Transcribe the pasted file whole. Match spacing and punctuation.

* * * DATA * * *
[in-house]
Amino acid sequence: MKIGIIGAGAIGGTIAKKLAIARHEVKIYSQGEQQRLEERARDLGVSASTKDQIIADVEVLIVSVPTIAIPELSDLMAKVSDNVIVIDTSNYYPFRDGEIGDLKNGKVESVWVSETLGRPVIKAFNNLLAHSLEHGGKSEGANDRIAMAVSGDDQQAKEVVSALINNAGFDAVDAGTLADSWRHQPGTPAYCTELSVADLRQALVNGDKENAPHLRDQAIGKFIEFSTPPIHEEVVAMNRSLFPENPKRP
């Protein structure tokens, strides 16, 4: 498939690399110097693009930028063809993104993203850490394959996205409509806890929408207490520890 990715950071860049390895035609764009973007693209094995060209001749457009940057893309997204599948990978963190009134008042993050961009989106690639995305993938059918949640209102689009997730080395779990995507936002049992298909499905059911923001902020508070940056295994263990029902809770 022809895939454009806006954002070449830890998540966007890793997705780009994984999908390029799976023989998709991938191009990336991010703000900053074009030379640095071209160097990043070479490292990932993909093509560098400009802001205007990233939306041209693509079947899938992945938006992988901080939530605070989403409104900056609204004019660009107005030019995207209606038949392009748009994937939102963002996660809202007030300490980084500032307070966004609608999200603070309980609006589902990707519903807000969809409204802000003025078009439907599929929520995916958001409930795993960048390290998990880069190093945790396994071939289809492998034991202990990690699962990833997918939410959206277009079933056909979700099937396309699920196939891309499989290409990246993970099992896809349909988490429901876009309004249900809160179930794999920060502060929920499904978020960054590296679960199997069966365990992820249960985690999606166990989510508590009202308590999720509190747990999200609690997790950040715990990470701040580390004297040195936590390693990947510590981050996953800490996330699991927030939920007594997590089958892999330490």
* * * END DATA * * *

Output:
[in-house]
Amino acid sequence: MKIGIIGAGAIGGTIAKKLAIARHEVKIYSQGEQQRLEERARDLGVSASTKDQIIADVEVLIVSVPTIAIPELSDLMAKVSDNVIVIDTSNYYPFRDGEIGDLKNGKVESVWVSETLGRPVIKAFNNLLAHSLEHGGKSEGANDRIAMAVSGDDQQAKEVVSALINNAGFDAVDAGTLADSWRHQPGTPAYCTELSVADLRQALVNGDKENAPHLRDQAIGKFIEFSTPPIHEEVVAMNRSLFPENPKRP
């Protein structure tokens, strides 16, 4: 498939690399110097693009930028063809993104993203850490394959996205409509806890929408207490520890 990715950071860049390895035609764009973007693209094995060209001749457009940057893309997204599948990978963190009134008042993050961009989106690639995305993938059918949640209102689009997730080395779990995507936002049992298909499905059911923001902020508070940056295994263990029902809770 022809895939454009806006954002070449830890998540966007890793997705780009994984999908390029799976023989998709991938191009990336991010703000900053074009030379640095071209160097990043070479490292990932993909093509560098400009802001205007990233939306041209693509079947899938992945938006992988901080939530605070989403409104900056609204004019660009107005030019995207209606038949392009748009994937939102963002996660809202007030300490980084500032307070966004609608999200603070309980609006589902990707519903807000969809409204802000003025078009439907599929929520995916958001409930795993960048390290998990880069190093945790396994071939289809492998034991202990990690699962990833997918939410959206277009079933056909979700099937396309699920196939891309499989290409990246993970099992896809349909988490429901876009309004249900809160179930794999920060502060929920499904978020960054590296679960199997069966365990992820249960985690999606166990989510508590009202308590999720509190747990999200609690997790950040715990990470701040580390004297040195936590390693990947510590981050996953800490996330699991927030939920007594997590089958892999330490």